Happy hour is starting soon, and as we had such fun in the spa two nights ago, we return to the same spot to drink Fiji Golds and gossip about other guests. We wonder if he is single, and if her breasts are real, and how long those two have been dating. Two beers in and Annie’s laugh is reverberating around the pool, attracting attention from all directions.

I think her cackle was the bait that attracted a tall Australian man holding two plastic cups full of beer. He wanders over and says, “hey, can we join you?” and we shrug and say “sure”.

He puts the cups down and leaves, leaving us to wonder who the ‘we’ is that he referred to. Annie suggests excitedly that maybe it’s his single bearded chubby funny brother (she knows my type well) and maybe also they’re rich and want to take us out on jetskis? Feeling like this is sounding like a lot of work, I suggest we just steal the cocktails and run. I think Annie’s about to do it when he arrives back with a tiny and beautiful blonde. She’s got one of those character noses, the sort you wouldn’t specifically request from a plastic surgeon, but that makes her whole face make sense. She’s quiet and well-mannered and educated and you can just tell that his mother adores her.

He, on the other hand, is loud and animated, constantly leaping from story to story, pausing only to take swigs of beer. All of his stories involve drunken spewing or diarrhoea, and they are populated with people called “Bazza” and “Dave-o”, with minor characters referred to as drunk units, or horny units, or skinny units, or big c*nts. He’s so passionate about recounting his adventures that he waves his arms around and uses empty beer cups as props. At one point he even gets out of the pool so he can gesture down his legs to show how the cylinders of shit sprayed out when he was in China at his DJ mate’s gig.

Annie and I laugh until we hurt, declaring that we are now all the best of friends and they MUST come out to dinner with us. He’s obviously keen, as the sort of fellow who ends up pantsless in Beijing is not the sort to be scared of some kiwi girls, but I can tell his girlfriend is going to squash this plan as soon as we’re out of earshot. We go back to our room to get ready for dinner after they give us the soft-rejection of “We’ll call you!”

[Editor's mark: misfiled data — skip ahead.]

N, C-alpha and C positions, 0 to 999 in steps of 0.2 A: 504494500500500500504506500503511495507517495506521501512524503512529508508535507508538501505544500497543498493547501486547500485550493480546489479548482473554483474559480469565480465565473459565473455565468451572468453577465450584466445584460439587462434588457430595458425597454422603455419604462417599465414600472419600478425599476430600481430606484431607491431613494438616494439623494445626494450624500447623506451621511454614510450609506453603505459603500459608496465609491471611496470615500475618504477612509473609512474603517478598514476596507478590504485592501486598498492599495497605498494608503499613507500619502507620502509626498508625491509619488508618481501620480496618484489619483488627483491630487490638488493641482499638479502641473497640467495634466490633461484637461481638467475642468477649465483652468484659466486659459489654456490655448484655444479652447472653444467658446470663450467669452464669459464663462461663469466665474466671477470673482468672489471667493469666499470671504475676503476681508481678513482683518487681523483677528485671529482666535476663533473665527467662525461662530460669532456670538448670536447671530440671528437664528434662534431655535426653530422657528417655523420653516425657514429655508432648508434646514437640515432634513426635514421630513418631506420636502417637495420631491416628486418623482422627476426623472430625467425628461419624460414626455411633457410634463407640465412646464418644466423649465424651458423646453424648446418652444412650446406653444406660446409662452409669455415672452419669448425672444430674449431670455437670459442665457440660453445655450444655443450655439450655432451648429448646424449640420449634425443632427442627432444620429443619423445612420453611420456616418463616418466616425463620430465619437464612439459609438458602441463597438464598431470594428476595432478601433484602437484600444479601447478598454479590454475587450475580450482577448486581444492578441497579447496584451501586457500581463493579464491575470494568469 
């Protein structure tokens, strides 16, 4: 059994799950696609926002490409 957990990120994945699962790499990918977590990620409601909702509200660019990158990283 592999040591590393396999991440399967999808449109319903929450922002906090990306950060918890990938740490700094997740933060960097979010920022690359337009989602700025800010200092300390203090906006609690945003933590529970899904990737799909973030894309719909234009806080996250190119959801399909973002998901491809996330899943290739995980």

Now I know how Imogen felt when Nicky didn't write her back.
Now I know how Imogen felt when Nicky didn’t write her back.

We drink Malibu out of teacups, not bothered that the ice hasn’t frozen completely. We’re drinking it too fast for the delicate shells filled with water bubbles to melt, so why does it matter? I queue Britney onto my iPhone and we sing along to the choruses as we get dressed. Annie’s asking if her skirt is too short and, snickering, we discover that if she leans back you can see what colour her underwear is. As she changes into a longer dress, I try to apply eyeliner. For some reason the line’s got all these wibbly bumps in it, and it’s smudging everywhere, and my left eye is thicker than my right eye, and all of a sudden I realise that at some point I’ve definitely gotten quite drunk.

During the fifteen-minute cab ride to the restaurant, I decide it is my job to change our driver’s impression of tourists. I emphatically share my very strong opinions about the current situation with the escaped criminals, spouting all sorts of views on it, surprising even myself with my sudden political interest. I realise only after getting out of the taxi that people slurring about things they don’t understand are probably his entire client base, and I will have done nothing but confirm all opinions he has about ignorant white girls.

Despondent, I decide to make myself feel better in the most efficient way I know how. We head to the restaurant to order some carbs and alcohol.

To be continued…